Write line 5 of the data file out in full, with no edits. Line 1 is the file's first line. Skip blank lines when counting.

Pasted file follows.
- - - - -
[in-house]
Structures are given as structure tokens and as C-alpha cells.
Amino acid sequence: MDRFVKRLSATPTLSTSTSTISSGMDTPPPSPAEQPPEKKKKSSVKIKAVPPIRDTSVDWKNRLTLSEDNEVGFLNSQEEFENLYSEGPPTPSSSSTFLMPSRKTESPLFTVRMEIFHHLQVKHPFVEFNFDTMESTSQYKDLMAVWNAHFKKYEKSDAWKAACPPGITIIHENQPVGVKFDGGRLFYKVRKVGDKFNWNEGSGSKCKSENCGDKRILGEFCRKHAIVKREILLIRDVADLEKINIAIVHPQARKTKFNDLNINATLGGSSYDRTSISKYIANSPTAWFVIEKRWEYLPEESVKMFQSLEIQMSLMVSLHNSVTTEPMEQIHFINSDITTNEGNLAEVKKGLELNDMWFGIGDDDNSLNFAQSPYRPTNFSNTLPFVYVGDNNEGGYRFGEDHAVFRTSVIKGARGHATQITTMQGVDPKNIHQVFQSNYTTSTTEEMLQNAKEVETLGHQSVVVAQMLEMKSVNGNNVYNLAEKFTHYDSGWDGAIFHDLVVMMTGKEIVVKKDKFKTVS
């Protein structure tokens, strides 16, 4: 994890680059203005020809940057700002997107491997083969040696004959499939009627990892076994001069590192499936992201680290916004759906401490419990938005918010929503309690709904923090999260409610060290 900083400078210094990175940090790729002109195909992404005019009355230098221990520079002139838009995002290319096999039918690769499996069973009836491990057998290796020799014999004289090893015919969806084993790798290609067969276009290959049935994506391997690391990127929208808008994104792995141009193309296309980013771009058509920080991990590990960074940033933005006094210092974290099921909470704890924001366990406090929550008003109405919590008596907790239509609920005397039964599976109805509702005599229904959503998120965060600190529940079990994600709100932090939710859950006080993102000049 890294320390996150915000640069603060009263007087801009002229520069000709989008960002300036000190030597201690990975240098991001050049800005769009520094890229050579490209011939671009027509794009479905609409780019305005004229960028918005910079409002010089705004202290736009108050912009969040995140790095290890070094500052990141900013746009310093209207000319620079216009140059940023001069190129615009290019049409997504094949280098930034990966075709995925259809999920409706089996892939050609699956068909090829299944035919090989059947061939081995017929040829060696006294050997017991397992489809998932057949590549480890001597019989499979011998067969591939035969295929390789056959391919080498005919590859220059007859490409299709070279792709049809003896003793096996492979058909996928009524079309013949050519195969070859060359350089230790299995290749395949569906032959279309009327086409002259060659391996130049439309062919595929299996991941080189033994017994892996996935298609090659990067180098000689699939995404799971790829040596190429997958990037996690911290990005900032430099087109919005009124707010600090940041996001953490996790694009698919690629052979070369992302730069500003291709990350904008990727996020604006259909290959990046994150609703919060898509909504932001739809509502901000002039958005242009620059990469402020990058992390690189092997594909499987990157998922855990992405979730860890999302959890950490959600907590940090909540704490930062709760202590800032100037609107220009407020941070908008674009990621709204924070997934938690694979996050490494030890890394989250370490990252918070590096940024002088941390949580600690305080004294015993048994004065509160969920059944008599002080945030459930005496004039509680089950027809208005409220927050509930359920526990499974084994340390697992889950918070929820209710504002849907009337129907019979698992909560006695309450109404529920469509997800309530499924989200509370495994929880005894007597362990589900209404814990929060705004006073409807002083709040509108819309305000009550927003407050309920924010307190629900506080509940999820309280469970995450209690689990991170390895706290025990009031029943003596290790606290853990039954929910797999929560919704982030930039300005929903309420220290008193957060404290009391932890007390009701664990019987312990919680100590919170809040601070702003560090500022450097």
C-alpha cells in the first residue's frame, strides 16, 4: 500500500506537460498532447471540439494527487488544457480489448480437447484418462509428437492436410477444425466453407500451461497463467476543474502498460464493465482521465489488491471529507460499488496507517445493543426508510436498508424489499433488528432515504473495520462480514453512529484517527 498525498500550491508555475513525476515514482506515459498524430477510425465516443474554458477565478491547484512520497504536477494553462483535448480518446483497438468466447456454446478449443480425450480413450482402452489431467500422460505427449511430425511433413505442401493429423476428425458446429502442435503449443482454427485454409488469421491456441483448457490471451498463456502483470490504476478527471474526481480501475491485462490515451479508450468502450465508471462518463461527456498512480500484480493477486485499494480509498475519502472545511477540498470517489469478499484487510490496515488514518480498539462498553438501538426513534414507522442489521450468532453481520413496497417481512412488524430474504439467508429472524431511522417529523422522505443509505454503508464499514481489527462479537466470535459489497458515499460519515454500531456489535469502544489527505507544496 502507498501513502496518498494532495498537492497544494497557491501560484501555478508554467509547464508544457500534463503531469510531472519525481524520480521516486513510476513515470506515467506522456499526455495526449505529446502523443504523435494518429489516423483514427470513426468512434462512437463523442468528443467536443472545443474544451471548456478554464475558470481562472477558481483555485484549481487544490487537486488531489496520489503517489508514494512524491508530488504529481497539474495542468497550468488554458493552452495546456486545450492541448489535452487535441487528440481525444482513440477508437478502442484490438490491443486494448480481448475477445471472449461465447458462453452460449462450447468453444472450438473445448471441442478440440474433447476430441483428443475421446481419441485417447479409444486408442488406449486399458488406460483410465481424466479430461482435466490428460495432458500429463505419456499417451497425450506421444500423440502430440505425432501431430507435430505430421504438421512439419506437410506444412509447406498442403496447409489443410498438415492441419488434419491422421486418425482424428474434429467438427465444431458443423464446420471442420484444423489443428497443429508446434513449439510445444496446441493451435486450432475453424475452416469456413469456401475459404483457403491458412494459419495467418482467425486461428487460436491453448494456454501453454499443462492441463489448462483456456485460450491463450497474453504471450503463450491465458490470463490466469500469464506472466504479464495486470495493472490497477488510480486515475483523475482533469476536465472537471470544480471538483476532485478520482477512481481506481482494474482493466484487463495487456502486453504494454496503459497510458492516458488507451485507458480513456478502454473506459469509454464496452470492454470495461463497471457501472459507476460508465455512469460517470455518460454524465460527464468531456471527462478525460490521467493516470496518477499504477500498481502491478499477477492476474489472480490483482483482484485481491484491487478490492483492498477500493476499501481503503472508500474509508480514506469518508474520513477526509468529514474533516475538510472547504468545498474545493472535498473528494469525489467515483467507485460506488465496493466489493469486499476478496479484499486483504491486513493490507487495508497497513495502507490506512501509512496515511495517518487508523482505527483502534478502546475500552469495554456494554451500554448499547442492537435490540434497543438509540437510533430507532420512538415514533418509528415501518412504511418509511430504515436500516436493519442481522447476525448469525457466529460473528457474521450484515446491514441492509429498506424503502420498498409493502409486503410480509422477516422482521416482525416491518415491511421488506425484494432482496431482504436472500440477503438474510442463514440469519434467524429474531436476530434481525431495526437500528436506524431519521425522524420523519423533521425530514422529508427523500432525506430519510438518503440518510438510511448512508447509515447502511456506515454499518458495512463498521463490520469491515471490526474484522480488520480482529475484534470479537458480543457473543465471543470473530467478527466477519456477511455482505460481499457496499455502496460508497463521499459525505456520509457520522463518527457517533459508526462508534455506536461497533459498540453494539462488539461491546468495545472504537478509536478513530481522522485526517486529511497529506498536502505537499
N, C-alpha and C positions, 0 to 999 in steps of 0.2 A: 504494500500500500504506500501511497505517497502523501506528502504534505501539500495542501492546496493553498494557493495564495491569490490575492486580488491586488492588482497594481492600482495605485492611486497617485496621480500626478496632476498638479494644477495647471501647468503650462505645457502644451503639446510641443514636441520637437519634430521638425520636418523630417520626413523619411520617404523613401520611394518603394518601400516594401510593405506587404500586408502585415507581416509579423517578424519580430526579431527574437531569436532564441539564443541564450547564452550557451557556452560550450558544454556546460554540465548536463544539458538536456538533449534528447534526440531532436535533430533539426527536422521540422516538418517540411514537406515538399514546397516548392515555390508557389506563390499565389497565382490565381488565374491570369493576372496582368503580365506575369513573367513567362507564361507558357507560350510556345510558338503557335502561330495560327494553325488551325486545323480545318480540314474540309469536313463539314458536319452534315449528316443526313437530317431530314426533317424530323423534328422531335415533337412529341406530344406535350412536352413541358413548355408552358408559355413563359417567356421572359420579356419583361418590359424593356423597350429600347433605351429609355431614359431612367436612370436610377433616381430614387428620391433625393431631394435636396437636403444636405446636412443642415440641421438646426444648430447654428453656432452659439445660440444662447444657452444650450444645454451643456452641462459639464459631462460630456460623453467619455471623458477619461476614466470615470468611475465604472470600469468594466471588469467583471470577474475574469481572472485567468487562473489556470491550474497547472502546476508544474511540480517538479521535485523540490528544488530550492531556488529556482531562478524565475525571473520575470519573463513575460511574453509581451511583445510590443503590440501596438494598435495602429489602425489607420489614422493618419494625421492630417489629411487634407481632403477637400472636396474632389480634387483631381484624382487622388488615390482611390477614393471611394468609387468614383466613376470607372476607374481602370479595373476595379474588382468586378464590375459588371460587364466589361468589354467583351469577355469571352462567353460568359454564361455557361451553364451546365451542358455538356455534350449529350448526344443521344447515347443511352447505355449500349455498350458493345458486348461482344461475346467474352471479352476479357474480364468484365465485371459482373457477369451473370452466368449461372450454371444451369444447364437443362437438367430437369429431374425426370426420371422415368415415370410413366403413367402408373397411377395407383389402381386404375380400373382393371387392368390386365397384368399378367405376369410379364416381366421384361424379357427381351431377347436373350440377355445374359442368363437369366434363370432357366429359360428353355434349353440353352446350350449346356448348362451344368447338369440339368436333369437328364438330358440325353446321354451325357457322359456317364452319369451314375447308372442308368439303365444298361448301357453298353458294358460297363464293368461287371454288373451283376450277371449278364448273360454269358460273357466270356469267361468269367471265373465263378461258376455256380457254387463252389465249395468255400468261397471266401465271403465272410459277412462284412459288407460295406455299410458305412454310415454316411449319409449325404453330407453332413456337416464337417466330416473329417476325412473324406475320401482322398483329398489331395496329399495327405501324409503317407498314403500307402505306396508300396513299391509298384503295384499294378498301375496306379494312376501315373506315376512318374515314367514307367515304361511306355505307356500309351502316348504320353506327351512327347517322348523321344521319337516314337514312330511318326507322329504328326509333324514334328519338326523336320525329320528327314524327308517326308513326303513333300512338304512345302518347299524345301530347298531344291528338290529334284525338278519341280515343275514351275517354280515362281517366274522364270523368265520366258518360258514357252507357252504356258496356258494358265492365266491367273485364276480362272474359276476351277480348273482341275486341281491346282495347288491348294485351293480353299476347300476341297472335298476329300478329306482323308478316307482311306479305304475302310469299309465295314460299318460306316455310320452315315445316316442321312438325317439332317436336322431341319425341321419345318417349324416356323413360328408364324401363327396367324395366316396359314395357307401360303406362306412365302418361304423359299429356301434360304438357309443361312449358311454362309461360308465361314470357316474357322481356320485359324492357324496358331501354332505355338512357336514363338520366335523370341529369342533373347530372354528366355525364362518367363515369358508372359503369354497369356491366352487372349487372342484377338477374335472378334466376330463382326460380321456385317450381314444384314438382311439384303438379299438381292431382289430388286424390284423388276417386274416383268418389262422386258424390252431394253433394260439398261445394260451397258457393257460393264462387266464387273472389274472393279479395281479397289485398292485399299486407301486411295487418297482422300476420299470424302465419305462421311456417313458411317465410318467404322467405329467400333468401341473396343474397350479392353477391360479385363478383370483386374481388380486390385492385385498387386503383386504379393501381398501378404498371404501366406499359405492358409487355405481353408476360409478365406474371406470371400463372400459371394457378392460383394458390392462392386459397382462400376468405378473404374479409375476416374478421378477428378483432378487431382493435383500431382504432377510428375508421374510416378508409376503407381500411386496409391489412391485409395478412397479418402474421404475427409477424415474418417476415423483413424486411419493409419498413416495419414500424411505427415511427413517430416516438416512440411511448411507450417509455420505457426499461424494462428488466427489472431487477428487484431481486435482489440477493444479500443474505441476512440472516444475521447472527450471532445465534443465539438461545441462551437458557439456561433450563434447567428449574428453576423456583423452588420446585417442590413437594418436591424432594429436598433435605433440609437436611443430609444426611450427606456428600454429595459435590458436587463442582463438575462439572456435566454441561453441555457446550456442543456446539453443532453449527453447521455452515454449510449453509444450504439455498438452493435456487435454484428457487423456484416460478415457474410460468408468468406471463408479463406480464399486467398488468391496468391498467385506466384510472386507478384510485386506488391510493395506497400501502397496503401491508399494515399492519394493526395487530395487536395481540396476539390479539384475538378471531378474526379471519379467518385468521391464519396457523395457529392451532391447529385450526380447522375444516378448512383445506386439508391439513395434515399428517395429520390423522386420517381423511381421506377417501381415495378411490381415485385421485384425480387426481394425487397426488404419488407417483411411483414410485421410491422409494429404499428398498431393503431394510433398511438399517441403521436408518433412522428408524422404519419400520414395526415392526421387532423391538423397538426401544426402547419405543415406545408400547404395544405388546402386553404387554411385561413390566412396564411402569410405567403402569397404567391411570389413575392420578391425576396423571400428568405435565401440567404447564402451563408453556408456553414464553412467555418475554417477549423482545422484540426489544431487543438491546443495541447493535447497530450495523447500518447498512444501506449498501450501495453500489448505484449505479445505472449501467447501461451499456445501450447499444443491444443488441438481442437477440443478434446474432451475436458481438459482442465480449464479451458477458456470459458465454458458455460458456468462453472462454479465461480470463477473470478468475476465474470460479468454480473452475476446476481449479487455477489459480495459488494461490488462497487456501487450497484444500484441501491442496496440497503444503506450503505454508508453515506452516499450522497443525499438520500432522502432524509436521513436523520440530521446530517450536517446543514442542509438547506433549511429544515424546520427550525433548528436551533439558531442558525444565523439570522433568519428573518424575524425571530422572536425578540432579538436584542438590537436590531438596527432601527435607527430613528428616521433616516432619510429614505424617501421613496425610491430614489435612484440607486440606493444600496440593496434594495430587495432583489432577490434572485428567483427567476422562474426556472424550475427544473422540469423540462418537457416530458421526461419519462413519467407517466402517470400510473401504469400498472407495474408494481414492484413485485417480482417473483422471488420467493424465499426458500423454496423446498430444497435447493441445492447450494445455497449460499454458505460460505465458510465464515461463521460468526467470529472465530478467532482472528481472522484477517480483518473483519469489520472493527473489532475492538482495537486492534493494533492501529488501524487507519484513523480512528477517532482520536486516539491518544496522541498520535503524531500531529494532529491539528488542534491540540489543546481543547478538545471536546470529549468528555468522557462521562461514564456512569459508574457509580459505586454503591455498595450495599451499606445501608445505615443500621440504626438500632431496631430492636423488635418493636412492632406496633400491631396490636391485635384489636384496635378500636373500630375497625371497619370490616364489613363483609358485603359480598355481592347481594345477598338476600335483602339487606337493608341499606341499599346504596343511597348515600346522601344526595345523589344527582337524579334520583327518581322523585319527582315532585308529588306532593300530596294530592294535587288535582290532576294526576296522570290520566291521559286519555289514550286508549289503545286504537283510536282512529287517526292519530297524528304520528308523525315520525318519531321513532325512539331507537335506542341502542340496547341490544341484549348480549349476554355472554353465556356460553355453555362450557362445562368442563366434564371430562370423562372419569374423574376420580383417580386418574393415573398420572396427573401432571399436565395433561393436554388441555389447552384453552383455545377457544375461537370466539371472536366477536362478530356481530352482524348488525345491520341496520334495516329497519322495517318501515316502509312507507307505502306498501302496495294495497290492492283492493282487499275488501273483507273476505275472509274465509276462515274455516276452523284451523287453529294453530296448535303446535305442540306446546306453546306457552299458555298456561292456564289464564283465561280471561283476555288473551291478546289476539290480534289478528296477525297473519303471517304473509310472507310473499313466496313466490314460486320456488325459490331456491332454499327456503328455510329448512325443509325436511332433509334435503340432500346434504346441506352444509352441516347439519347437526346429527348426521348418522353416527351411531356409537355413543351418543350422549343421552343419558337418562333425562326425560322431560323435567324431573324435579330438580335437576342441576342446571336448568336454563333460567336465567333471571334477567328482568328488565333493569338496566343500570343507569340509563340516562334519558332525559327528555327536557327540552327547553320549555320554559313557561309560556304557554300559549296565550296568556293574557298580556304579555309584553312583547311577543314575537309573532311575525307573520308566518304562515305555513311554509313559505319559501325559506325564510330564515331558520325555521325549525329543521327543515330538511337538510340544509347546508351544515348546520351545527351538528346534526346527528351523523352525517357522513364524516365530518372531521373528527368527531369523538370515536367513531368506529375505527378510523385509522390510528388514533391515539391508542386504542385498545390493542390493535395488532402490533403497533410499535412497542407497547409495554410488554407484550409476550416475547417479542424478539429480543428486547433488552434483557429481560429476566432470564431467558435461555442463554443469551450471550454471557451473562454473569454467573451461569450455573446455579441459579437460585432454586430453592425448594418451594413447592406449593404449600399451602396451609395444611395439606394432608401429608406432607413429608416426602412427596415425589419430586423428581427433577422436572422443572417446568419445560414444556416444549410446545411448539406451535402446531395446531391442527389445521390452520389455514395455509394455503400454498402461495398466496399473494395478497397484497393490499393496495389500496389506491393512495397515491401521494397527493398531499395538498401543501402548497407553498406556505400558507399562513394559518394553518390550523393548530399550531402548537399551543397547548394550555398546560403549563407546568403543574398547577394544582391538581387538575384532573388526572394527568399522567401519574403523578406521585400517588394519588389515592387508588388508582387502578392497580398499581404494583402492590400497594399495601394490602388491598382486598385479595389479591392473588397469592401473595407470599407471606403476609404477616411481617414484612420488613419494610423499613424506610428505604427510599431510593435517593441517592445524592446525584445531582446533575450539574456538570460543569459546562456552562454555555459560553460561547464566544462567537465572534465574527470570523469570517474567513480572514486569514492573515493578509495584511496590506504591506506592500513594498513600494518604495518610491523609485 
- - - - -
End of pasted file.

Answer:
C-alpha cells in the first residue's frame, strides 16, 4: 500500500506537460498532447471540439494527487488544457480489448480437447484418462509428437492436410477444425466453407500451461497463467476543474502498460464493465482521465489488491471529507460499488496507517445493543426508510436498508424489499433488528432515504473495520462480514453512529484517527 498525498500550491508555475513525476515514482506515459498524430477510425465516443474554458477565478491547484512520497504536477494553462483535448480518446483497438468466447456454446478449443480425450480413450482402452489431467500422460505427449511430425511433413505442401493429423476428425458446429502442435503449443482454427485454409488469421491456441483448457490471451498463456502483470490504476478527471474526481480501475491485462490515451479508450468502450465508471462518463461527456498512480500484480493477486485499494480509498475519502472545511477540498470517489469478499484487510490496515488514518480498539462498553438501538426513534414507522442489521450468532453481520413496497417481512412488524430474504439467508429472524431511522417529523422522505443509505454503508464499514481489527462479537466470535459489497458515499460519515454500531456489535469502544489527505507544496 502507498501513502496518498494532495498537492497544494497557491501560484501555478508554467509547464508544457500534463503531469510531472519525481524520480521516486513510476513515470506515467506522456499526455495526449505529446502523443504523435494518429489516423483514427470513426468512434462512437463523442468528443467536443472545443474544451471548456478554464475558470481562472477558481483555485484549481487544490487537486488531489496520489503517489508514494512524491508530488504529481497539474495542468497550468488554458493552452495546456486545450492541448489535452487535441487528440481525444482513440477508437478502442484490438490491443486494448480481448475477445471472449461465447458462453452460449462450447468453444472450438473445448471441442478440440474433447476430441483428443475421446481419441485417447479409444486408442488406449486399458488406460483410465481424466479430461482435466490428460495432458500429463505419456499417451497425450506421444500423440502430440505425432501431430507435430505430421504438421512439419506437410506444412509447406498442403496447409489443410498438415492441419488434419491422421486418425482424428474434429467438427465444431458443423464446420471442420484444423489443428497443429508446434513449439510445444496446441493451435486450432475453424475452416469456413469456401475459404483457403491458412494459419495467418482467425486461428487460436491453448494456454501453454499443462492441463489448462483456456485460450491463450497474453504471450503463450491465458490470463490466469500469464506472466504479464495486470495493472490497477488510480486515475483523475482533469476536465472537471470544480471538483476532485478520482477512481481506481482494474482493466484487463495487456502486453504494454496503459497510458492516458488507451485507458480513456478502454473506459469509454464496452470492454470495461463497471457501472459507476460508465455512469460517470455518460454524465460527464468531456471527462478525460490521467493516470496518477499504477500498481502491478499477477492476474489472480490483482483482484485481491484491487478490492483492498477500493476499501481503503472508500474509508480514506469518508474520513477526509468529514474533516475538510472547504468545498474545493472535498473528494469525489467515483467507485460506488465496493466489493469486499476478496479484499486483504491486513493490507487495508497497513495502507490506512501509512496515511495517518487508523482505527483502534478502546475500552469495554456494554451500554448499547442492537435490540434497543438509540437510533430507532420512538415514533418509528415501518412504511418509511430504515436500516436493519442481522447476525448469525457466529460473528457474521450484515446491514441492509429498506424503502420498498409493502409486503410480509422477516422482521416482525416491518415491511421488506425484494432482496431482504436472500440477503438474510442463514440469519434467524429474531436476530434481525431495526437500528436506524431519521425522524420523519423533521425530514422529508427523500432525506430519510438518503440518510438510511448512508447509515447502511456506515454499518458495512463498521463490520469491515471490526474484522480488520480482529475484534470479537458480543457473543465471543470473530467478527466477519456477511455482505460481499457496499455502496460508497463521499459525505456520509457520522463518527457517533459508526462508534455506536461497533459498540453494539462488539461491546468495545472504537478509536478513530481522522485526517486529511497529506498536502505537499